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  • Writer's pictureLove Ballymena

Over a quarter of Hen Harriers lost from Northern Ireland skies

Hen Harrier  in sky

Hen Harrier (Image: Pete Morris)

The enigmatic ‘sky-dancing’ Hen Harriers are a rare sight in most places throughout the UK, especially in Northern Ireland with only 34 territorial pairs recorded here in 2023 – a drop of over 26% since 2016.

The 2023 Hen Harrier survey in Northern Ireland was conducted in partnership with RSPB NI, Northern Ireland Raptor Study Group (NIRSG) and the Department of Agriculture, Environment and Rural Affairs (DAERA), and by a team of volunteers, to understand more about the numbers and distribution of this rare species.

A 2011 independent government report had previously estimated that there should be around 150 pairs of Hen Harriers breeding in Northern Ireland, with the 2023 survey finding being approximately just 20% of this potential breeding population.

Drs Eimear Rooney and Marc Ruddock, survey co-ordinators from the NIRSG, praised the efforts of the volunteers who undertook many hundreds of hours surveying this rare species, often finding no birds in areas that once held the species.


The NIRSG said:

“The Hen Harrier population in Northern Ireland is under immense pressure from a range of land management activities and human-mediated threats, leading to extensive and on-going losses of suitable habitats and widespread disturbances at nesting and foraging habitats. The population has been displaced and disturbed for too many decades – things need to change.”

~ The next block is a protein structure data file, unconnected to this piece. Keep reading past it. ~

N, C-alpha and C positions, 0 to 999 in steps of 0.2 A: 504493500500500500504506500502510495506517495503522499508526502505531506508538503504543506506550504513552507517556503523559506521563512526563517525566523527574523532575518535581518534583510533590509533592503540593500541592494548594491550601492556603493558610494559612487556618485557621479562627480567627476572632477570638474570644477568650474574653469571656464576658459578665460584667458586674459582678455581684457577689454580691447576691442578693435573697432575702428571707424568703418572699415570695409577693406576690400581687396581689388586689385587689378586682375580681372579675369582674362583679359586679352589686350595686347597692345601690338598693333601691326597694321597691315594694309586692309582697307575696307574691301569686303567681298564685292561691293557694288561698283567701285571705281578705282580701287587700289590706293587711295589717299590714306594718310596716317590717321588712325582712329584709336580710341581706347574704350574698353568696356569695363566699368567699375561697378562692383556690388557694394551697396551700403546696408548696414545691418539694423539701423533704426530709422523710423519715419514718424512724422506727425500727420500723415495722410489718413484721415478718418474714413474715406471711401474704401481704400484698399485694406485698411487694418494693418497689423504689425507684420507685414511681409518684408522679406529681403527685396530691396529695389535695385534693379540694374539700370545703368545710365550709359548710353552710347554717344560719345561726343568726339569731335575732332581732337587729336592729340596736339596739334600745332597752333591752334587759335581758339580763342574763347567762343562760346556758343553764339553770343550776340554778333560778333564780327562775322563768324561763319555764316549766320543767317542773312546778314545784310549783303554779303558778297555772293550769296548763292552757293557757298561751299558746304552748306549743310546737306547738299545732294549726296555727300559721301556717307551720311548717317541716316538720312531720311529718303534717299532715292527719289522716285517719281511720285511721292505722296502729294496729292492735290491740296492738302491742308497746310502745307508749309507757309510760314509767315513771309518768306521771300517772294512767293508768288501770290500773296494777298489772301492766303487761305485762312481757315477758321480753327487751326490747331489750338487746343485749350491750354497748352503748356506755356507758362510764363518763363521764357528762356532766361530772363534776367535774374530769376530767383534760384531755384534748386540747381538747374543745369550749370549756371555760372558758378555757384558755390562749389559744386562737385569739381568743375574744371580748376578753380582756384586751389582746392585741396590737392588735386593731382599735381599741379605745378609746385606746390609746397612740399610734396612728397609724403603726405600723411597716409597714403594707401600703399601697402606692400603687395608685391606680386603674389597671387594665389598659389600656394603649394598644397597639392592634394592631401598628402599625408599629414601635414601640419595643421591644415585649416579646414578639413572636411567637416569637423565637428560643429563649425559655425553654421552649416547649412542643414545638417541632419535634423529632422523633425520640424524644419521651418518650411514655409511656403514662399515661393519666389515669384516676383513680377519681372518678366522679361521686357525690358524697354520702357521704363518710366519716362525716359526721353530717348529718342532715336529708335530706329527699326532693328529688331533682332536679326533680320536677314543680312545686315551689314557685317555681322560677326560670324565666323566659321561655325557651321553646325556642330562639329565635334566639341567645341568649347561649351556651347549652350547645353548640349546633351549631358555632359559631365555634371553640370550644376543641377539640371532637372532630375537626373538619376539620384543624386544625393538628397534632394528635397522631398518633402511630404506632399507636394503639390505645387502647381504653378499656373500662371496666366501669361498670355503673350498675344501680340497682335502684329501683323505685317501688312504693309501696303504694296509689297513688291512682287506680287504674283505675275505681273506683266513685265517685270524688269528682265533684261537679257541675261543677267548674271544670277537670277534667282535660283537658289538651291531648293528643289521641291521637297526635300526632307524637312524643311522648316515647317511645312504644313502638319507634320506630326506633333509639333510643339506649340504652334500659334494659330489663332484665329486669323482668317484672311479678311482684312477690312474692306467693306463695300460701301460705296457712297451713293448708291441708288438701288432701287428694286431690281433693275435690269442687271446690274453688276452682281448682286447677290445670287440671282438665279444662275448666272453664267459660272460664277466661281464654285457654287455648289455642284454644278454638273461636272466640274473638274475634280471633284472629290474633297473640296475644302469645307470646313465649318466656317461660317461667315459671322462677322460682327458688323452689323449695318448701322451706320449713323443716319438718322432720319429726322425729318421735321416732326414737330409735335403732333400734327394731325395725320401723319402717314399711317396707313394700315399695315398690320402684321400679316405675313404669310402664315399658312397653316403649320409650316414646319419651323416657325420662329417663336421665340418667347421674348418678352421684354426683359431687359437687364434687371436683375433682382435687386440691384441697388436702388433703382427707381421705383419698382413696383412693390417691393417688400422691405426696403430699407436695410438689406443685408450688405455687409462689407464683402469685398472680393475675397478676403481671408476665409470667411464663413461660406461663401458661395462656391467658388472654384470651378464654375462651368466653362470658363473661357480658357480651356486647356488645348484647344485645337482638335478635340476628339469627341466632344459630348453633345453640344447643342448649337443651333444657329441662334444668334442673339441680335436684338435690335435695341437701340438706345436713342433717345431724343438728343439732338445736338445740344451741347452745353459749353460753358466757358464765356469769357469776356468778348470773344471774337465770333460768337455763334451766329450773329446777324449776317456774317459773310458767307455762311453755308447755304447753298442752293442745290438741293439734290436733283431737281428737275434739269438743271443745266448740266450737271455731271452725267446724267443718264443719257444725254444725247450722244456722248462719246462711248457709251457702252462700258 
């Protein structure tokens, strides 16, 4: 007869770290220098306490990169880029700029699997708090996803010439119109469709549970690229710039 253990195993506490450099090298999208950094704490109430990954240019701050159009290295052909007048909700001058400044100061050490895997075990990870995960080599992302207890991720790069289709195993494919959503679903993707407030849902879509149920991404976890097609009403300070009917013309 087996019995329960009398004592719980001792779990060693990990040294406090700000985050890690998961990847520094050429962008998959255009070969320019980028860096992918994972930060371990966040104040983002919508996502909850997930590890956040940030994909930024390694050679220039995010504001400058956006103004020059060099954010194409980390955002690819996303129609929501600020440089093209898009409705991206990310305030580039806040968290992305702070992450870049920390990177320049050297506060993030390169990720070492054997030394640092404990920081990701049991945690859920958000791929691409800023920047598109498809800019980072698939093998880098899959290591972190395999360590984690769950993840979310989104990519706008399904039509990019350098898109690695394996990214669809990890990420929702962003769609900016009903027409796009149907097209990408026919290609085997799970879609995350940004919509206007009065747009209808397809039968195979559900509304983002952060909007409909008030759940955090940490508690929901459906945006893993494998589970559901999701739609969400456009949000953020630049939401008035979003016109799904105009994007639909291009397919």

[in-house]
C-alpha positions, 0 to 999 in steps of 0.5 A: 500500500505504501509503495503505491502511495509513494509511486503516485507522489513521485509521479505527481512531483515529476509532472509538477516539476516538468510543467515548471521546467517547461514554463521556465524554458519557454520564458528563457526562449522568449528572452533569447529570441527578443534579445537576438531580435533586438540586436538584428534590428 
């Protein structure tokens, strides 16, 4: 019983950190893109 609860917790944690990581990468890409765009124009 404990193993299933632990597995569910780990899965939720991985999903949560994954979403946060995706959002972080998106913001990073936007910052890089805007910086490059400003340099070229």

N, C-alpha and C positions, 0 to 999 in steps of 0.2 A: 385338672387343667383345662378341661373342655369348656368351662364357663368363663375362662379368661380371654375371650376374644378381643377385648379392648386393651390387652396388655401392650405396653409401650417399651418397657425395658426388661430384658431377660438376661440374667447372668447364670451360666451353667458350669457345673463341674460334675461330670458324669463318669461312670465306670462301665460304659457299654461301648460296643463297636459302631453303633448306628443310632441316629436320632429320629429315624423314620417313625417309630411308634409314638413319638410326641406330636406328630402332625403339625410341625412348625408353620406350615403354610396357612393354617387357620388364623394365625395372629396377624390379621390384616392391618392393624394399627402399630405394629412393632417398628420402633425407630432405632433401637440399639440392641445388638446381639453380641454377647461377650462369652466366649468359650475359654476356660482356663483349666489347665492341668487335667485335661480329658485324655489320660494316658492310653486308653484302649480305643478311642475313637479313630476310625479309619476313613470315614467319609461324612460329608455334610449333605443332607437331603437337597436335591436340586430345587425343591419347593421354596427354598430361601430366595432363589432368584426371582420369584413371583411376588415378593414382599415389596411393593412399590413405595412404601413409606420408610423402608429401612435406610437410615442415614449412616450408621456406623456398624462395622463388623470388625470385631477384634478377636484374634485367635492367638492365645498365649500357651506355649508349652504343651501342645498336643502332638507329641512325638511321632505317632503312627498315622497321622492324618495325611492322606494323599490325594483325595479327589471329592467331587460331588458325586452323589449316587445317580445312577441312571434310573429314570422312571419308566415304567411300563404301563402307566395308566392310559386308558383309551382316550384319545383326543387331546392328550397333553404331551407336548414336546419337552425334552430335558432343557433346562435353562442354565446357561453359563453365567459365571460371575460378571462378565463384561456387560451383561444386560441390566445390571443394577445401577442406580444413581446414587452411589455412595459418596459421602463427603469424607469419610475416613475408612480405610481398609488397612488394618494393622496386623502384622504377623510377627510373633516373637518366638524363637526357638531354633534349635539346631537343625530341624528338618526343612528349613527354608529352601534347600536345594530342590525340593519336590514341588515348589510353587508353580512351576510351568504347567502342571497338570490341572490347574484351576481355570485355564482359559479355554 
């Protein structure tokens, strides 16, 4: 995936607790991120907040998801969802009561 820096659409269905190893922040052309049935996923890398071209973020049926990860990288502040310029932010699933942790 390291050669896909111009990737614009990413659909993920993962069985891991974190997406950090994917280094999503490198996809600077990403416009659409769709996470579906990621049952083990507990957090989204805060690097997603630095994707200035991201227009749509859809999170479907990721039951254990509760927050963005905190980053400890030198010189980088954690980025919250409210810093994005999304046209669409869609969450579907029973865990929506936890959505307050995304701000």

Gregory Woulahan, Operations Director and Head of Land at RSPB NI said:

“This is a drastic decline in numbers of Hen Harriers in Northern Ireland. One of the main reasons for this decline was loss of habitat. This coupled with the landscape scale threats and pressures to the species means we need a coherent, practical and policy based restoration strategy for the needs of the Hen Harrier and it’s habitat. Unfortunately, this recent decline mirrors a similar population decrease within the Republic of Ireland in 2022.”


The observations of the fieldworkers and the survey findings have shown that Hen Harriers and their habitats need greater protections and support to retain valuable and biodiverse scrub and heather habitats across the uplands.

There needs to be landscape scale restoration of peatlands and habitats for this species and its prey. The devastating effects of wildfire and inappropriate land management needs reversed through robust policy and support for landowners, and wider awareness amongst the public to minimise disturbing activities. Whilst some population increases were recorded by the survey results in other parts of the UK, Northern Ireland and the Republic of Ireland have both exhibited substantial declines since the last surveys.


Andrew Muir, Agriculture, Environment and Rural Affairs Minister for Northern Ireland said:

“I am concerned to learn of the declining population of Hen Harriers in Northern Ireland and appreciate there are several factors contributing to this including loss of suitable breeding habitats, habitat degradation, the climate, predation and wildfires.

“Action needs to be taken to stop the decline of this iconic bird, but it can only be achieved through working in partnership with landowners, farmers, Non-Governmental Organisations (NGOs) and all other stakeholders, to restore and enhance breeding habitats and appropriately manage activities which have the potential to cause disturbance and displacement.”


“While the overall picture is not encouraging, I am pleased the survey showed that the number of Hen Harriers within the two designated Special Protection Areas, approximately half of the population, remained relatively stable since the 2016 census. My thanks go to all the voluntary fieldworkers and staff from NIRSG, RSPB, NIEA and other organisations, who took part in the survey so that we had excellent coverage of the Hen Harrier breeding range in Northern Ireland,” said Minister Muir.


The public have an important role to play in helping keep our birds of prey safe. If you notice a dead or injured bird of prey in suspicious circumstances, call the police on 101 or 999 if it is an emergency situation.

If you have information about anyone killing birds of prey which you wish to report anonymously, call the Crimestoppers Charity on 0800 555111.


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